TikTok is looking to grow as media buyers say the app needs to expand its U.S. team to keep up with demand. The company is currently seeking candidates for at least 17 positions for its ads business: two brand strategists, two influencer campaign managers, an ad products specialist, an ad operations manager, a trust and safety policy manager, among others, in its U.S. headquarters of Los Angeles, as well as offices in New York, San Francisco and Mountain View, California, according to jobs listings on LinkedIn.
The Bytedance-owned short-form video app launched in the U.S. in 2018 but its popularity has skyrocketed in recent months, drawing more big-name advertisers like Ralph Lauren and Chipotle, as well as a number of beauty companies like Eos, Too Faced and Elf to the app.
The allure of TikTok for advertisers isn’t just the potential to be among the first major advertising wave on the app, which has captured the attention of younger audiences, but the ability to run campaigns with sound as it is native to the way users watch content on the app, according to media buyers.
Buyers say the company is in a growth phase and that TikTok’s ad business now resembles early Snap Ads with low CPMs, a buggy self-serve platform (for those who have access to it), few metrics and unproven sustainability. Buyers have other complaints, like wait times of up to 24 hours for campaigns to appear on the platform and a junior ads team in need of help, too. For advertisers expecting the maturity of an ad platform like Google, TikTok will be a letdown. But for advertisers looking for a new platform to experiment on while it’s still growing, even with the current hiccups, buyers are bullish.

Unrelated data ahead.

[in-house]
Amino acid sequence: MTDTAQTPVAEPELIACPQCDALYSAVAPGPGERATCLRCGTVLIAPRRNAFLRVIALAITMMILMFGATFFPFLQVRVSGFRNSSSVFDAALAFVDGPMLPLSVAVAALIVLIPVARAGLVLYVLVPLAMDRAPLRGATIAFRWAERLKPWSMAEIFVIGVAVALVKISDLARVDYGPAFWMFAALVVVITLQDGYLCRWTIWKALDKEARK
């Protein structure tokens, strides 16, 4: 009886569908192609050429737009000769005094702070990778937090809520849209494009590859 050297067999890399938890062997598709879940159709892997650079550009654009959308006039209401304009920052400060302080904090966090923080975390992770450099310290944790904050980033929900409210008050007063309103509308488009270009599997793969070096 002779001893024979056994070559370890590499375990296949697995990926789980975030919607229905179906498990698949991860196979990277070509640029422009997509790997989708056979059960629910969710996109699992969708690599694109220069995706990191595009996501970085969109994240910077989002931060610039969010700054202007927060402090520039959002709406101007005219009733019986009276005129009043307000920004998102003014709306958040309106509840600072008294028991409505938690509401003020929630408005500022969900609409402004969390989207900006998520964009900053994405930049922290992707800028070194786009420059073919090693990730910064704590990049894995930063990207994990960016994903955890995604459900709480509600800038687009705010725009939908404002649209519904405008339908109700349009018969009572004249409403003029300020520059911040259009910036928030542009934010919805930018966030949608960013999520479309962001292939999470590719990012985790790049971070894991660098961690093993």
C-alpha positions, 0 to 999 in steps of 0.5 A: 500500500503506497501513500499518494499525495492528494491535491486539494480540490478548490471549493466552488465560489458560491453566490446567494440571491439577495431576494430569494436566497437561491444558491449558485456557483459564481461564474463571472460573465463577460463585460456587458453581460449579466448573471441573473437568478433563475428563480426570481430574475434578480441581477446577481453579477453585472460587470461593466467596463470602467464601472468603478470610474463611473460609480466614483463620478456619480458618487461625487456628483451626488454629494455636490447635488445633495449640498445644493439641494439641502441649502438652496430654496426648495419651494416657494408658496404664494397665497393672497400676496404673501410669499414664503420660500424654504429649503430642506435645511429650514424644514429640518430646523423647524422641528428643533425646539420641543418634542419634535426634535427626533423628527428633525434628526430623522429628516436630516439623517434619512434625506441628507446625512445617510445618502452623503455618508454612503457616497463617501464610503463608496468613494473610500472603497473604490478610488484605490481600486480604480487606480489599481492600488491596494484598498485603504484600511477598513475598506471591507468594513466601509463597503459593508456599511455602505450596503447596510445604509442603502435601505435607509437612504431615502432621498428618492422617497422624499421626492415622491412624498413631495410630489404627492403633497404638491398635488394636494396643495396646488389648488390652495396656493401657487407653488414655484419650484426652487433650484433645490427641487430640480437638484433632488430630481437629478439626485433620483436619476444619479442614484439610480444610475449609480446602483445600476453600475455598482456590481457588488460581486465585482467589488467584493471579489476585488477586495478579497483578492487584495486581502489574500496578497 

“They need to scale up a bit to meet the demand on the platform,” said one media buyer who has run multiple TikTok campaigns for clients. “We saw the same thing with Snap and Snap Ads a few years ago.”
“They don’t have the ad tools built out or measurement tools to really help us figure this out and justify it to compare it to some of the more established digital platforms,” said Matthew Rednor, founder and CEO of Decoded Advertising. “That’s a big complaint and one of the biggest reasons that big advertisers and agencies are not yet on the platform, even though everyone is there.”